I was late watching Bill Mahr's Real Time this week, but I found at least one part of the show very interesting. More below the fold.
Jeremy Scahill was the extra panelist that Bill calls "Real Time Real Reporters." The topic was Scahill's newest article in The Nation regarding Blackwater's abuses. Chuck Todd was on, and Jeremy gave him a peice of his mind. A disclaimer first, though. The clip is long, over eight minutes, but it's worth the watch if you've got the time.
Watch it here:
About halfway in you see Jeremy point out Chuck Todd specifically and slam him for calling for Bush-era investigations "political catnip." Chuck then rebutted with the most wet-noodled of arguments. "But what if you do it and nobody gets convicted?" Basically saying, what if you fail and look politically stupid? Ah, the old politics argument. Except that you must understand that politics has nothing to do with Blackwater or the Bush-era war crimes. Politics is simply doing what is best for your political career. Kissing butts. Making nice with corporate lobbyists. Not going out on a limb for any reason whatsoever.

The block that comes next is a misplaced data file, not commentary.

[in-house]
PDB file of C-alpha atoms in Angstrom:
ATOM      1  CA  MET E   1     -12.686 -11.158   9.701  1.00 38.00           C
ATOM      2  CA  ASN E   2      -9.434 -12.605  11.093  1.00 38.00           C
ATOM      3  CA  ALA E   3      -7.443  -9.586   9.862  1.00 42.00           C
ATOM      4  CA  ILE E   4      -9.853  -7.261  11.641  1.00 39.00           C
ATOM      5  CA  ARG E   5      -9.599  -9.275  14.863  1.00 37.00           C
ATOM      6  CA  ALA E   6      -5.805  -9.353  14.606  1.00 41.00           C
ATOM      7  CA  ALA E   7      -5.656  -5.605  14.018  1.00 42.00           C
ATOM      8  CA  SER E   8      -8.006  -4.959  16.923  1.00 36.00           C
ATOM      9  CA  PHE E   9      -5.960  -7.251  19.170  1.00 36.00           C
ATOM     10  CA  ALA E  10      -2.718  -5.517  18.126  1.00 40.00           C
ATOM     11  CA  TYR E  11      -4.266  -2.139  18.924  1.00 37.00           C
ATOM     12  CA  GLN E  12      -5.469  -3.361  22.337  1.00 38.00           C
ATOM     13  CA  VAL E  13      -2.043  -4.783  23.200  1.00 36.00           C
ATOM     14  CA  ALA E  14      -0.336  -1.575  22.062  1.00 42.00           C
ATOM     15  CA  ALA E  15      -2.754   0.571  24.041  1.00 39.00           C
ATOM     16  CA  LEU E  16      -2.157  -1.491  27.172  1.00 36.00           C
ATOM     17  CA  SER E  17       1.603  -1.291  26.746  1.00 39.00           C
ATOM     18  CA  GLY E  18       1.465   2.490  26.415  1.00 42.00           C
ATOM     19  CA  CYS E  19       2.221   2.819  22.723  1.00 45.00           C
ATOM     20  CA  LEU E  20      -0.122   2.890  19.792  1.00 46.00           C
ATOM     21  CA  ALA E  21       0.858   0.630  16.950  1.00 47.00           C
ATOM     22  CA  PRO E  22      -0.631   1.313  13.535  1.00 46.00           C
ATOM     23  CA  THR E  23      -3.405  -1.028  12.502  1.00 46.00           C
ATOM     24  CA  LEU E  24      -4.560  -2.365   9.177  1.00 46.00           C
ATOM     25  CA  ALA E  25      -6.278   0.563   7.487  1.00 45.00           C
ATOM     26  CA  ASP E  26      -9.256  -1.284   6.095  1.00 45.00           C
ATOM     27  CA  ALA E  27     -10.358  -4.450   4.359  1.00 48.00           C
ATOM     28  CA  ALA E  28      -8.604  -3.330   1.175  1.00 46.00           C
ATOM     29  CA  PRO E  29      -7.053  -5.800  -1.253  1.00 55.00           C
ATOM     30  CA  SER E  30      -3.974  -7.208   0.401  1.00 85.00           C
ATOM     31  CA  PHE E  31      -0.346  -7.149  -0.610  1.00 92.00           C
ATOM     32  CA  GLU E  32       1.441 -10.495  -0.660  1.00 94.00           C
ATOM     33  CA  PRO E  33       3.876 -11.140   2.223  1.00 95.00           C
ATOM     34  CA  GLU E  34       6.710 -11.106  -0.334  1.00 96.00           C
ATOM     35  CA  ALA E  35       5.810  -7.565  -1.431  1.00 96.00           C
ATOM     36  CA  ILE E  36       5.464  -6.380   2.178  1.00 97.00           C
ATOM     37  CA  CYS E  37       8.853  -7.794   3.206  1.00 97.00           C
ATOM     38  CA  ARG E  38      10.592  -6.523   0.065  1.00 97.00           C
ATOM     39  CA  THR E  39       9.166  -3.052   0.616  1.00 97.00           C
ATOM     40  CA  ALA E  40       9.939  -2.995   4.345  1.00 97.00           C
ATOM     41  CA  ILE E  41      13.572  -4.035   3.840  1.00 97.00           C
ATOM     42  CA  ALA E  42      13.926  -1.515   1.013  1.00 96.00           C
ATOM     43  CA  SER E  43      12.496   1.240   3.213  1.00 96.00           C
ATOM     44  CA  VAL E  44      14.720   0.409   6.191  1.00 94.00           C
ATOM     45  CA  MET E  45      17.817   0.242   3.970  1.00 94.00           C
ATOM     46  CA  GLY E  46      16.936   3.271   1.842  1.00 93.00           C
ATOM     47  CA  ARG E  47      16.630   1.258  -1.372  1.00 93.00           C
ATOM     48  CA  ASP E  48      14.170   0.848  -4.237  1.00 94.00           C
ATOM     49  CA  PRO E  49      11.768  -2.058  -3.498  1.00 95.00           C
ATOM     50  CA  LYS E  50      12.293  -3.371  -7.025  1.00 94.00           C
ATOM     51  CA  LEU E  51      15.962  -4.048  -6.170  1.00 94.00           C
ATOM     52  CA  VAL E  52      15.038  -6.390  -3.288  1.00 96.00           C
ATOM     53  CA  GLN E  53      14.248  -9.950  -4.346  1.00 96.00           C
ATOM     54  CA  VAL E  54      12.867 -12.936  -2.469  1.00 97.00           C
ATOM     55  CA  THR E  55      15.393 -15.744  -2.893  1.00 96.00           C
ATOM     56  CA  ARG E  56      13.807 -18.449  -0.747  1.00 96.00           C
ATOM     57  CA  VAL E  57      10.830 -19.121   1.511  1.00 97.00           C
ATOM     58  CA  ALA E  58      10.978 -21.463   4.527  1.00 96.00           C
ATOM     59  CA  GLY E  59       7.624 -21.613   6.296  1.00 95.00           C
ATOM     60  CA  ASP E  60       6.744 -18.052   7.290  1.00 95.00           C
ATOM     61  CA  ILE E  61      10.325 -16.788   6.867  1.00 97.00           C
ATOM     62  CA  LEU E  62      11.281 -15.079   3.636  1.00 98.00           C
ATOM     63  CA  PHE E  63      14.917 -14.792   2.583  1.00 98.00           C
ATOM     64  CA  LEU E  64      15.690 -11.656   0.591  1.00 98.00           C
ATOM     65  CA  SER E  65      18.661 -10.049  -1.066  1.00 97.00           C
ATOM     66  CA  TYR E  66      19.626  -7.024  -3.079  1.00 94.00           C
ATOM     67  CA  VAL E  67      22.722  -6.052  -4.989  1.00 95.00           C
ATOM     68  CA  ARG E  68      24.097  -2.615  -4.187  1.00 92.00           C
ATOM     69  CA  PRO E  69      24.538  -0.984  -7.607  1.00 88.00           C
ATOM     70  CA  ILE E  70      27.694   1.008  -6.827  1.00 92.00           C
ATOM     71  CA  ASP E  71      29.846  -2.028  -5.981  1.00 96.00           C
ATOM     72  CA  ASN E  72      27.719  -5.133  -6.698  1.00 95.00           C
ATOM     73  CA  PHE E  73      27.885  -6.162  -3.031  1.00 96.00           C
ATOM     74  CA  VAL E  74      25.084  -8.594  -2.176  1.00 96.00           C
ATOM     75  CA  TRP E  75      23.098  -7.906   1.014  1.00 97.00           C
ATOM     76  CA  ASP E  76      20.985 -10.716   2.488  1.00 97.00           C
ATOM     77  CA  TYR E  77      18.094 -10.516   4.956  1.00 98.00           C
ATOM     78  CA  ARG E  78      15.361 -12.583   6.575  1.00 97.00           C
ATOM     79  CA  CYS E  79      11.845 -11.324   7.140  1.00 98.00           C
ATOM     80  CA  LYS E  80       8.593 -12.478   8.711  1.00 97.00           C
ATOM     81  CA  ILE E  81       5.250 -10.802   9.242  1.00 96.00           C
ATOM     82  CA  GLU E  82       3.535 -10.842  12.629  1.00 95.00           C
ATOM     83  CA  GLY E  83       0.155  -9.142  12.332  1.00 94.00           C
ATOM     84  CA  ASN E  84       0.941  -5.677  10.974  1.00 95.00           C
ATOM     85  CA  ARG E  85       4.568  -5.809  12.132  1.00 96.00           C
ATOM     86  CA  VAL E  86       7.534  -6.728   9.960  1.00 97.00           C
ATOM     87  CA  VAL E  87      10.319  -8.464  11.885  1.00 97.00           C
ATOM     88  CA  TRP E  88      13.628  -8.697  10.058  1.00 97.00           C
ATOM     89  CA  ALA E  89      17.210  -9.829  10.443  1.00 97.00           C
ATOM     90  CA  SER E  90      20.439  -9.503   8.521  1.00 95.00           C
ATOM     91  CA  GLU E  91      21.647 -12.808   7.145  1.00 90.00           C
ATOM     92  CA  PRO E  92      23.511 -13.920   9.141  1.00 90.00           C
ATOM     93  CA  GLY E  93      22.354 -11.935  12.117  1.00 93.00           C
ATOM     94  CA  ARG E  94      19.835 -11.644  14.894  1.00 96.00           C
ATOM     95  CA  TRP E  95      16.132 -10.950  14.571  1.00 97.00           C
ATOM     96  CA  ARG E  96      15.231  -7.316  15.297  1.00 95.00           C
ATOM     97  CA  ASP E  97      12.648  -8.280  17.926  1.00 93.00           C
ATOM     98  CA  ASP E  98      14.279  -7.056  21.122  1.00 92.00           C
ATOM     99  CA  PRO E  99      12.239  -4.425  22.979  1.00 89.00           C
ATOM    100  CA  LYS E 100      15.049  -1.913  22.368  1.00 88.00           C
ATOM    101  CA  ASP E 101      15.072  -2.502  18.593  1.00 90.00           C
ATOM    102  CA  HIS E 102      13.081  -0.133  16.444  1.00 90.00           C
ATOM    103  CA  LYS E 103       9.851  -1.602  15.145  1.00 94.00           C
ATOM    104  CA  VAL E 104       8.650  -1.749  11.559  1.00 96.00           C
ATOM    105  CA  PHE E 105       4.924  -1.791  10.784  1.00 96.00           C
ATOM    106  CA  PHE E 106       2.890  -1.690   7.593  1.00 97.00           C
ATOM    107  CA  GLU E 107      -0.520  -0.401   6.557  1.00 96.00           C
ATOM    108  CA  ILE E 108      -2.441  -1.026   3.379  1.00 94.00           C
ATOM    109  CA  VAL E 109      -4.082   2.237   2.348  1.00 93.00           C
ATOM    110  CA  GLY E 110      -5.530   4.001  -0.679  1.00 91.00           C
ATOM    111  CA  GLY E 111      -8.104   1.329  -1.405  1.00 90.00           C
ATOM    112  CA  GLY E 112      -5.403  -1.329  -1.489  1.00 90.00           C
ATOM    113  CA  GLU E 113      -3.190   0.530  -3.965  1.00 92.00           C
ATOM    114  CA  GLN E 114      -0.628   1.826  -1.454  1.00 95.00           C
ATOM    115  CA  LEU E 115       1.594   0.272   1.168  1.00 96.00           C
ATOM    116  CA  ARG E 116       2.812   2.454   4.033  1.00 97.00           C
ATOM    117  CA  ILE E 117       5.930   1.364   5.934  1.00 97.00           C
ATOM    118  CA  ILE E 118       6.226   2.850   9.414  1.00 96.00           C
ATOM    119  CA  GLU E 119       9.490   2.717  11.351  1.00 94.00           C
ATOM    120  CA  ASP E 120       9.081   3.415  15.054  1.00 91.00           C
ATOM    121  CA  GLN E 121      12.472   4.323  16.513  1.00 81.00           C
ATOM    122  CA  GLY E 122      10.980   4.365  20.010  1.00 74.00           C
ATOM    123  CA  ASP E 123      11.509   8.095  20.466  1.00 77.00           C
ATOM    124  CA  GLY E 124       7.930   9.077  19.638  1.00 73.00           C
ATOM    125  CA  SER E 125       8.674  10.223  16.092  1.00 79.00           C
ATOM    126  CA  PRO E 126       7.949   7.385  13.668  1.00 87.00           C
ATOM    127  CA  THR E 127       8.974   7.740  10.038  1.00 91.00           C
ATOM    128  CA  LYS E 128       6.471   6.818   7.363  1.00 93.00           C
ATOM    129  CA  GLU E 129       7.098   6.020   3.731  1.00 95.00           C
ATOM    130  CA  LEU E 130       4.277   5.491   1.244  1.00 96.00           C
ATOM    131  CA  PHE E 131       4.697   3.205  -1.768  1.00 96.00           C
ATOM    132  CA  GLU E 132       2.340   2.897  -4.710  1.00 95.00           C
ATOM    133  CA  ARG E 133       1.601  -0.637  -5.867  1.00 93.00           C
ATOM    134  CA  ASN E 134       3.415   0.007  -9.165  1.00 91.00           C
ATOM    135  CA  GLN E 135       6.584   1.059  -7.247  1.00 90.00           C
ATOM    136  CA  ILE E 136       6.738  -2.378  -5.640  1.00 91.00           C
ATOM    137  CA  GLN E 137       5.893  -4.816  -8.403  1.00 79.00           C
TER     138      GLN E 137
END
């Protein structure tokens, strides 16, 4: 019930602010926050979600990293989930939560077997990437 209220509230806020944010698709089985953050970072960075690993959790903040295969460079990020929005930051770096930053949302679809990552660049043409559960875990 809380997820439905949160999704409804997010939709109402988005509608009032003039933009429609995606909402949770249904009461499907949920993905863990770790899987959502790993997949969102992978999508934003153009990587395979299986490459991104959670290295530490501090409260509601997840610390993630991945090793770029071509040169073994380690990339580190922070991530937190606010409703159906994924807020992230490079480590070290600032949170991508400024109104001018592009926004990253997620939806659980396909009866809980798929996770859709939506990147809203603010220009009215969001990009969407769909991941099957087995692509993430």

But what Jeremy is talking about goes beyond politics. Politics does NOT undermine the rule of law. Rule of law is a simple premise: "You do the crime? You do the time." That's over simplifying it, I know, but it fits well here. And I love the fact that there is at least ONE reporter in this country who takes on wet-noodles like Chuck Todd and Chris Matthews, who can take on the crazies with the best of them, but who allows Tom Delay spew all he wants about "Gift certificates." Chris Matthews also thinks that bloggers don't fact check, which is, of course, ridiculous, seeing as how Chris has used information from Think Progress and other outlets before to counter right wing arguments.
All in all, I think the moral is that we need more Jeremy Scahills.
Update: A link to the article on this peice: Huffington Post
Update 2: from joanneleon: UPDATE: According to Scahill (via email), Todd approached him after the Maher show and the following occurred:
Right as we walked off stage, he said to me "that was a cheap shot." I said "what are you talking about?" and he said "you know it." I then said that I monitor msm coverage very closely and asked him what was not true that I said on the show. He then replied: "that's not the point. You sullied my reputation on TV."
Referenced at salon.com. http://www.salon.com/...